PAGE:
Living With Imposter Syndrome — 7 Coping Mechanisms

Let me start by saying that Imposter Syndrome isn’t something that has crept up on me over a period of years, or manifested itself in certain jobs or types or work. In one form or another, it has been present throughout my young and adult life, personal and professional, and managing it can be hard work, but I feel I’ve nearly cracked it!

I’d like to have an attempt at explaining how.

Have you ever been in a room of people and you absolutely convince yourself that everyone in that room is smarter than you are? That when you open your mouth, little of any substance will come out and the people around you will expose you for the fraud you are?!

Have you ever dreaded a call or meeting because you knew you would be asked questions that you didn’t know the answer to?

Have you ever stood up in front of rooms of people, sweaty-palmed, heart-pounding, thinking that your every move or word is being judged?

Have you ever not applied for a dream job or company because you thought you simply weren’t good enough to work there?

Have you ever thought that the work you do just isn’t good enough, or you’re not as valuable as you ‘hoped’ you might be?

I suffer from these things almost daily.

Now I seem to get tagged with phrases such as ‘expert’ or ‘thought leader’, which I find deeply uncomfortable as I progress my career in infosec.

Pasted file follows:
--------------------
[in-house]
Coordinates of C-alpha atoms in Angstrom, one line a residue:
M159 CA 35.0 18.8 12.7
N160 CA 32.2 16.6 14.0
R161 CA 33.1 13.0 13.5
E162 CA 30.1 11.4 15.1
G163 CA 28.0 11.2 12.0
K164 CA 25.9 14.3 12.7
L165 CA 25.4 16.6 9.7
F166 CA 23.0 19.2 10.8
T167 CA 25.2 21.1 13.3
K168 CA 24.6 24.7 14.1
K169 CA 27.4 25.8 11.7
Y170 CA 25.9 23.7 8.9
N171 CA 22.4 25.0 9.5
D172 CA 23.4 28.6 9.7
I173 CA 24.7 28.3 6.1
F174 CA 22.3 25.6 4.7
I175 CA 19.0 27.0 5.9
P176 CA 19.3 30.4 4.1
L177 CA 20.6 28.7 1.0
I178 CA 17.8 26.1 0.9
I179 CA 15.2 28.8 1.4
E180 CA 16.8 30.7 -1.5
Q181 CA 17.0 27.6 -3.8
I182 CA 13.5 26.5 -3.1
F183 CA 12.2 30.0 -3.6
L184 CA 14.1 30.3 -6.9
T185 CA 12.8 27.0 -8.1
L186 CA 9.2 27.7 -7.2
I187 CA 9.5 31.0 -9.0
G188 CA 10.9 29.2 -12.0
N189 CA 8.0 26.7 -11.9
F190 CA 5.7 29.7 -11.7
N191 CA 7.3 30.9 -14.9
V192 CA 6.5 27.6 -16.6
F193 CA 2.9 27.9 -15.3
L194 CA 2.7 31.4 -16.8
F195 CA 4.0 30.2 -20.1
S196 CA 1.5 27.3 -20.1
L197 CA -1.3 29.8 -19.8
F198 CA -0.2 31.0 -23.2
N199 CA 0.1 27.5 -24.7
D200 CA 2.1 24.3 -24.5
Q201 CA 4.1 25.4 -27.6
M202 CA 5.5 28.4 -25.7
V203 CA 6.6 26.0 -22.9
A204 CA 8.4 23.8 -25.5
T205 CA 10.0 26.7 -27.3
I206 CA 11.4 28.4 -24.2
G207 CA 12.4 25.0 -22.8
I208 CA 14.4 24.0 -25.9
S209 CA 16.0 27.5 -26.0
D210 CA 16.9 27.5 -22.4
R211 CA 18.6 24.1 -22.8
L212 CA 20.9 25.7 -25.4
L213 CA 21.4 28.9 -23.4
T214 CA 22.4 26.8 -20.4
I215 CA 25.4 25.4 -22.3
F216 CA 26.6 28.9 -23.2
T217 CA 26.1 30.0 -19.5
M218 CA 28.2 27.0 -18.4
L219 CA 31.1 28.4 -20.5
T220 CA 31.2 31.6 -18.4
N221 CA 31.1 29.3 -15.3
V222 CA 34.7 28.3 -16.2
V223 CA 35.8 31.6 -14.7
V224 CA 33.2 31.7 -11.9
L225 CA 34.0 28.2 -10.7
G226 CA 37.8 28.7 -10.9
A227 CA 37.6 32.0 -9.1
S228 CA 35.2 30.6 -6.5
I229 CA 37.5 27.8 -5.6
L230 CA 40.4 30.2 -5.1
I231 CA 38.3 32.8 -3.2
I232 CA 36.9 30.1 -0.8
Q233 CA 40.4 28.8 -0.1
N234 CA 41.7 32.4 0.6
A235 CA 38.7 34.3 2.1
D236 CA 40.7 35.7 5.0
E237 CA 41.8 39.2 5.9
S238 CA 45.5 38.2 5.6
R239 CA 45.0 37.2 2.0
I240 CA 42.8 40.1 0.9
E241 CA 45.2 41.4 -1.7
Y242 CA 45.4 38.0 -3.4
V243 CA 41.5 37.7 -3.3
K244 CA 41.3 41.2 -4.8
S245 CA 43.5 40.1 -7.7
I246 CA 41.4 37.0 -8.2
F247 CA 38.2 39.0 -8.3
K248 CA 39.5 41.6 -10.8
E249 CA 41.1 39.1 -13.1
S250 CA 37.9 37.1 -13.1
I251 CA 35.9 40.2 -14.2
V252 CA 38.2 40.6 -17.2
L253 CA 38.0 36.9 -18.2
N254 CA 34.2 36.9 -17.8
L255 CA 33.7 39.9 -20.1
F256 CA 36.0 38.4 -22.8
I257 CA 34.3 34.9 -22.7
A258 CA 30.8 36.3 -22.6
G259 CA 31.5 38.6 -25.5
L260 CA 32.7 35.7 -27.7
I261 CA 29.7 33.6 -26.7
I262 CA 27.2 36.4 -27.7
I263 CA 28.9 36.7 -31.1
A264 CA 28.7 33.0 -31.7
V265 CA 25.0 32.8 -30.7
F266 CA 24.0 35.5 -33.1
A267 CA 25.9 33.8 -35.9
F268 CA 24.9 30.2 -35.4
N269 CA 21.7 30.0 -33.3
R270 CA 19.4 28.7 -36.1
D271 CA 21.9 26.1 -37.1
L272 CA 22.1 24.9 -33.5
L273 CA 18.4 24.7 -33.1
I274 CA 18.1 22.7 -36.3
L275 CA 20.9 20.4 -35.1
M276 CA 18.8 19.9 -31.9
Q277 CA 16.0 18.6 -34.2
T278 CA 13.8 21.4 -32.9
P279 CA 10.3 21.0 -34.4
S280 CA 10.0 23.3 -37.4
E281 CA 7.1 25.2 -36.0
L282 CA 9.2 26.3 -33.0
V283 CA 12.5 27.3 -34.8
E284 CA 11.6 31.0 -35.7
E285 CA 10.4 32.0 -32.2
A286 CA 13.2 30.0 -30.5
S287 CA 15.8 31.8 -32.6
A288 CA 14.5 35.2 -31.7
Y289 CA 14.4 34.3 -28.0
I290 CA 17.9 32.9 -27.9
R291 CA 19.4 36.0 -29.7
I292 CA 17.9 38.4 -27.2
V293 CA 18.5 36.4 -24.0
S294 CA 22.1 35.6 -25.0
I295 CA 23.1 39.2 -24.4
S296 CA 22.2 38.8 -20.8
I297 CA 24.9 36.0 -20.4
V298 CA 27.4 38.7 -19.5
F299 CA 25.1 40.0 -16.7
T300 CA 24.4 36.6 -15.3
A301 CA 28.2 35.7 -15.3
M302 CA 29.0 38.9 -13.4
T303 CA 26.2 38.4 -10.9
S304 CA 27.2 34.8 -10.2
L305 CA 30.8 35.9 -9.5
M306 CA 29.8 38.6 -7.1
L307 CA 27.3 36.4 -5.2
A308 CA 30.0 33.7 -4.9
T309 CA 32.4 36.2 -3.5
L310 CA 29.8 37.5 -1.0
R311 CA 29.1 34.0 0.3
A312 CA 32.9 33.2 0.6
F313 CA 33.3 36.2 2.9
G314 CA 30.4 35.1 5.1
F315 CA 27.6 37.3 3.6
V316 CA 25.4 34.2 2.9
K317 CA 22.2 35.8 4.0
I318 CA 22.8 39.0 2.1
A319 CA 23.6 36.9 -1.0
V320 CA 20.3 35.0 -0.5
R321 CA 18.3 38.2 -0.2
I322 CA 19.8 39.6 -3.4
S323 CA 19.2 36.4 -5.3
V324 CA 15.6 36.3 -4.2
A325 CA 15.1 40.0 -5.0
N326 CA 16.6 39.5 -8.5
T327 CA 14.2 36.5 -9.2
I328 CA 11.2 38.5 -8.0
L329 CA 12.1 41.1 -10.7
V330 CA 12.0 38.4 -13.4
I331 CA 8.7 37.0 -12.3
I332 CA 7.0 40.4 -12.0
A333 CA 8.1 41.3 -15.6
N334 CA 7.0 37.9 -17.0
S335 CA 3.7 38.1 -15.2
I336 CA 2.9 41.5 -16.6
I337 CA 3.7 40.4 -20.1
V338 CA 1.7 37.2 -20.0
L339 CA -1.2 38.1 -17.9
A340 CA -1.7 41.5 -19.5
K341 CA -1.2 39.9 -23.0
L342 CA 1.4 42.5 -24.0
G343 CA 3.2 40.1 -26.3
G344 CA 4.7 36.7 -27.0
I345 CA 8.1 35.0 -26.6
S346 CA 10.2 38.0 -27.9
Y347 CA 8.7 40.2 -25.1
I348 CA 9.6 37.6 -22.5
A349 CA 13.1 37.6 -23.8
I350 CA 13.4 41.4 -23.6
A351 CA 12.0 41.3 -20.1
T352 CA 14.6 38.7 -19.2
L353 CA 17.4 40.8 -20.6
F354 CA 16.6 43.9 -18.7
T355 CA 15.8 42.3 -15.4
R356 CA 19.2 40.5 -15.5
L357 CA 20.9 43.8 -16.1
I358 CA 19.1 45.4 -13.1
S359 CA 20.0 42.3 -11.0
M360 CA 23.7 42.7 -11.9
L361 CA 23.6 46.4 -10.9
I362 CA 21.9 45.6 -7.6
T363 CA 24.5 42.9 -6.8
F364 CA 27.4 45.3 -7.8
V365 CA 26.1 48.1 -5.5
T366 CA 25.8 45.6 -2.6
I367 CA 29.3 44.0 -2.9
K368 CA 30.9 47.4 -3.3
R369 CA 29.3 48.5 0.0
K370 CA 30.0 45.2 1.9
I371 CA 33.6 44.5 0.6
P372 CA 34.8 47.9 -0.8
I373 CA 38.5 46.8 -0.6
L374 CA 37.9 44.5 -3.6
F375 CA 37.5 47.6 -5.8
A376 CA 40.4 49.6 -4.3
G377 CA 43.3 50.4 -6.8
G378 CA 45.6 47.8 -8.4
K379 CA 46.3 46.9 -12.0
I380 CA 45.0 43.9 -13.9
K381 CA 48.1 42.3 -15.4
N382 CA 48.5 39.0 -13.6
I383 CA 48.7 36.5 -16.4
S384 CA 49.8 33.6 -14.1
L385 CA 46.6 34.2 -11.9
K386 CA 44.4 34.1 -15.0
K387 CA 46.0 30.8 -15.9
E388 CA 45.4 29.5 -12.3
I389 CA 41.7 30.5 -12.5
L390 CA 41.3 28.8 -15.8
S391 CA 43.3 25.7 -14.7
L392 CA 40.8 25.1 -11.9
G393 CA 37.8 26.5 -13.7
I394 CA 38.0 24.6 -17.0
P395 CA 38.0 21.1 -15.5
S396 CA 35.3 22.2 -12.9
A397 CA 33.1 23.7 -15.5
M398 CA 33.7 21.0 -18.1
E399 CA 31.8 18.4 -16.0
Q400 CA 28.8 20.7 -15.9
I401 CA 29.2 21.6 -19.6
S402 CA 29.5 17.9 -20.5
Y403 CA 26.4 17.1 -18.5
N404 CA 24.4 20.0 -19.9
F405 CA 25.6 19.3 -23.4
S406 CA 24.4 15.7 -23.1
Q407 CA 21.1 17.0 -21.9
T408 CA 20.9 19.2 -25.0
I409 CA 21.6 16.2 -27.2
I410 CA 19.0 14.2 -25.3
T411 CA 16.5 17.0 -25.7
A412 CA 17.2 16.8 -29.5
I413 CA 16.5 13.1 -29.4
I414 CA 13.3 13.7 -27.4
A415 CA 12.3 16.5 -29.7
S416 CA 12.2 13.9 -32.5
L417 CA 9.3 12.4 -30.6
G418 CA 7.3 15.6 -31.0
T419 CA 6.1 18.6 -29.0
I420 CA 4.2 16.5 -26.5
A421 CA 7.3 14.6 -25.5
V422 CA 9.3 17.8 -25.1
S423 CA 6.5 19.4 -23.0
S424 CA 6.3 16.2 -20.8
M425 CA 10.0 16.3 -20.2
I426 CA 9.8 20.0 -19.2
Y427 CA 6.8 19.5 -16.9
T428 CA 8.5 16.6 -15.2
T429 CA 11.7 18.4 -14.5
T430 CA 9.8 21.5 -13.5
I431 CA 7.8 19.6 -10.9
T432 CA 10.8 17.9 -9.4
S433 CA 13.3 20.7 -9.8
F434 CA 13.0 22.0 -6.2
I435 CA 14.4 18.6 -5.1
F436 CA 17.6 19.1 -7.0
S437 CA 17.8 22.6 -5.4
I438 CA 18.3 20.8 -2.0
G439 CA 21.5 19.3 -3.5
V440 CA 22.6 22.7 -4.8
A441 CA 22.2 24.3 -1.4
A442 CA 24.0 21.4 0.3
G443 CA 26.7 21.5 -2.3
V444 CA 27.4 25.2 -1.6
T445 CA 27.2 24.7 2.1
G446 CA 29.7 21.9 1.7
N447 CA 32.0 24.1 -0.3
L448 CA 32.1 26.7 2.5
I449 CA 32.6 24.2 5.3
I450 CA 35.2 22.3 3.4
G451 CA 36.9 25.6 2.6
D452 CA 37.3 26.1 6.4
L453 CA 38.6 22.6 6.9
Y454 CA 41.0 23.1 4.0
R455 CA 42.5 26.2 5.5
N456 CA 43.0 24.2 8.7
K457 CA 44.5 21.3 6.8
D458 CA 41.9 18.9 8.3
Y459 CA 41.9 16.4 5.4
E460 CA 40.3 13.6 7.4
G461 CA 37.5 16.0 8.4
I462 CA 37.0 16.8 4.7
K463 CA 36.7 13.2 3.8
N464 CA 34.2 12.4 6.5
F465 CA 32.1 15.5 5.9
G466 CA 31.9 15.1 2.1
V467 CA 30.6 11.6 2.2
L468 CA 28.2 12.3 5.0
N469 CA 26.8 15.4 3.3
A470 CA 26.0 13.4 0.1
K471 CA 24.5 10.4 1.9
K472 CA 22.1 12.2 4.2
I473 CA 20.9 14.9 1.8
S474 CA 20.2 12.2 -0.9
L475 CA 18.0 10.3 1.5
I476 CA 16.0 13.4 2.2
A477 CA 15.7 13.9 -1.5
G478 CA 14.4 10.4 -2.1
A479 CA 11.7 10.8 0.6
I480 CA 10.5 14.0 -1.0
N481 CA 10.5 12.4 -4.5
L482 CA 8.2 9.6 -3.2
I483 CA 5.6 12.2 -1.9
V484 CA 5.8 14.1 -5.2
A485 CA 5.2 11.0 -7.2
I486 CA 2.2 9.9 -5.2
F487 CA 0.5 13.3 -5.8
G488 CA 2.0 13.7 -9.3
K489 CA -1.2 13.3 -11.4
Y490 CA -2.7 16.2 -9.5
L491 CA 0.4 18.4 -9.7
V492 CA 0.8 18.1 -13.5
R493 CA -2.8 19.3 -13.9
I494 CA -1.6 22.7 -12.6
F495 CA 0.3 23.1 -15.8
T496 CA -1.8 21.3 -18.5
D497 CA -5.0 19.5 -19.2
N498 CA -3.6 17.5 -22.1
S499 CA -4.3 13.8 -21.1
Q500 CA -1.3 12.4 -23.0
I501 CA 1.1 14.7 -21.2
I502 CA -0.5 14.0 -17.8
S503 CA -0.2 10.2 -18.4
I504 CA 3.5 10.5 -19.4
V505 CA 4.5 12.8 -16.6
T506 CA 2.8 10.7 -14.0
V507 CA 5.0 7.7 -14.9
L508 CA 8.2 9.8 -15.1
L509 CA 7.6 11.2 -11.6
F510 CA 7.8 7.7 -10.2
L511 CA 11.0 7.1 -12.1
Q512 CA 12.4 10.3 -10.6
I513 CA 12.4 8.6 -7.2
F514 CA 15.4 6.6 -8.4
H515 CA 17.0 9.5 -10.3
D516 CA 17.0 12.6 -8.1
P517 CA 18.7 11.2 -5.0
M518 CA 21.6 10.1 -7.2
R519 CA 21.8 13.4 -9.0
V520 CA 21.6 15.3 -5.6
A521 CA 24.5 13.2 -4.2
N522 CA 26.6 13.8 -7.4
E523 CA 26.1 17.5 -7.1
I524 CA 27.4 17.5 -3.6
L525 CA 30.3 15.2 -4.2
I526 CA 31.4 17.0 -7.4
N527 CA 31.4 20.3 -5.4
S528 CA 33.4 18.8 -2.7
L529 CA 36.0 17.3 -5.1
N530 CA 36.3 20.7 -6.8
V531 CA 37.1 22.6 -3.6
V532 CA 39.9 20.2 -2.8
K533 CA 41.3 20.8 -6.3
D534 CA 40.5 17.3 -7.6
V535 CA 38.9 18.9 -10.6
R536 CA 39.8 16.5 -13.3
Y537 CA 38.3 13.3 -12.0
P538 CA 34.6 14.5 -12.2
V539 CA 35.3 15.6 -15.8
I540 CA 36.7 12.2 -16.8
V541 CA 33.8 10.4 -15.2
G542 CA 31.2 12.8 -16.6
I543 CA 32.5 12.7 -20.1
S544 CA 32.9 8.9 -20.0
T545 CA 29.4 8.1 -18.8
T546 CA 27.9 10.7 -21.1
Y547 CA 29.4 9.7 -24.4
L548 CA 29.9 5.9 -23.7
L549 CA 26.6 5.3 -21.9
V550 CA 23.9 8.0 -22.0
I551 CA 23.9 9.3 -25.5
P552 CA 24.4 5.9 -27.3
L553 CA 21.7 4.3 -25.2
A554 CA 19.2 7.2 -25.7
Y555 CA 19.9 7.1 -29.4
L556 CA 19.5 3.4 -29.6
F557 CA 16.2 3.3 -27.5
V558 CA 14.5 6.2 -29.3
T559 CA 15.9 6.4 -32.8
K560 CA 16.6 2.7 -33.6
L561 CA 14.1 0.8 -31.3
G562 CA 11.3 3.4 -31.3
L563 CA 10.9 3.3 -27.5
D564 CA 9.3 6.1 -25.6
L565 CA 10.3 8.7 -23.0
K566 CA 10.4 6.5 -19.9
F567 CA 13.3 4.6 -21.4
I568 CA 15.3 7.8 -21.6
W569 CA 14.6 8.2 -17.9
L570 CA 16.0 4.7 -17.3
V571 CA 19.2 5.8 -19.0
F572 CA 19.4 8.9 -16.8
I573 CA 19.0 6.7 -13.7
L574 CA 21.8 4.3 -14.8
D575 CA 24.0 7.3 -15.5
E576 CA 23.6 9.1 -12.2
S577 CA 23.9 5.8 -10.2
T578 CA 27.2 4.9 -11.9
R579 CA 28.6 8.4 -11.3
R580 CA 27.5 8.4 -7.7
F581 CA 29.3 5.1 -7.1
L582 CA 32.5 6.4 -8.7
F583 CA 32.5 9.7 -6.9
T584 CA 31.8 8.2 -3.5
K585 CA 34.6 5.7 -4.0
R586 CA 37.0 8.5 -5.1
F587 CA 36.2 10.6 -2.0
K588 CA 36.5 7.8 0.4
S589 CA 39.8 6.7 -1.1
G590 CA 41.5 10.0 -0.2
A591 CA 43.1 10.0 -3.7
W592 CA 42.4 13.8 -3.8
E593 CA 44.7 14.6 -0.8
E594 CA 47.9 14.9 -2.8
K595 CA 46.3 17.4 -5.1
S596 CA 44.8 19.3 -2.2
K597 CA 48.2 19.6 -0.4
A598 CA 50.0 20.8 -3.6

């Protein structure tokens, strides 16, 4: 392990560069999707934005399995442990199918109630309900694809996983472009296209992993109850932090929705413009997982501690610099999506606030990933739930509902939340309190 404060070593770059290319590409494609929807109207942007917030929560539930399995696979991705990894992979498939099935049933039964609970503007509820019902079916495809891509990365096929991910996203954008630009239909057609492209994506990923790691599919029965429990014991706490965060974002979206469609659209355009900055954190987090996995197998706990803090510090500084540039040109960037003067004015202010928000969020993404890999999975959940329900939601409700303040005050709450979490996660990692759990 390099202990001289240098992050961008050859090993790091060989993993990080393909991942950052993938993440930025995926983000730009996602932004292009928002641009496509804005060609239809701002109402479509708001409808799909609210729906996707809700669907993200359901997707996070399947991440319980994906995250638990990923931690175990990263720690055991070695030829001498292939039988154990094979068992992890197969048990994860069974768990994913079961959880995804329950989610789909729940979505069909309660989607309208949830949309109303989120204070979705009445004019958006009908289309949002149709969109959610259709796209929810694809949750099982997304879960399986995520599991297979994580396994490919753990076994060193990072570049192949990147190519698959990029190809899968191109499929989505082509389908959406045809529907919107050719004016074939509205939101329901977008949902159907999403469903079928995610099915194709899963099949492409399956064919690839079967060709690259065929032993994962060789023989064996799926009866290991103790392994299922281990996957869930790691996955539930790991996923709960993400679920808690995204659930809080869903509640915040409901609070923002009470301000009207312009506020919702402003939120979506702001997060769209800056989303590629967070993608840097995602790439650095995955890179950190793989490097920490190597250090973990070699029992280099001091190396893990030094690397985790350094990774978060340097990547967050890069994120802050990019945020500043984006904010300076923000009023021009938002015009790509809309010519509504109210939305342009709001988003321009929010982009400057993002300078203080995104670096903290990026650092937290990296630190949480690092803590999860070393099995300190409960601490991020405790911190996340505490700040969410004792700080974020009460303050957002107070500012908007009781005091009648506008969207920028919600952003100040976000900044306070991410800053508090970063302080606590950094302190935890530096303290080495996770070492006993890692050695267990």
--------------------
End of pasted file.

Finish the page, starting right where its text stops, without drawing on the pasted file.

So what coping mechanisms or thought-processes have I employed to cope?

1. Give up caring whether you are ‘right’ or ‘wrong’

You’re a vitally important cog in the wheel and everyone should value your opinion whether they agree with it or not.

2. The other people in the room often don’t know the answer either

Remember that not everyone is Stephen Hawking. There’s plenty he doesn’t know too!

3. The worst outcome is nowhere near as bad as you think it might be

So you don’t know the answer? The world will keep on turning. The sun will still rise in the morning. You’re not a walking Wikipedia.

4. Seniority is not a sign of someone being ‘better’ than you

They’re simply doing a different job. Many good leaders want YOU to tell THEM what to do! Don’t be intimidated by job titles.

5. People are learning from you

You may not think they are, but consciously or subconsciously, they are and you are valuable to them.

6. Keep learning

The only way to get better is to invest the time to learn. Then teach it to others.

7. Understand that you will fail. Repeatedly.

And it’s ok.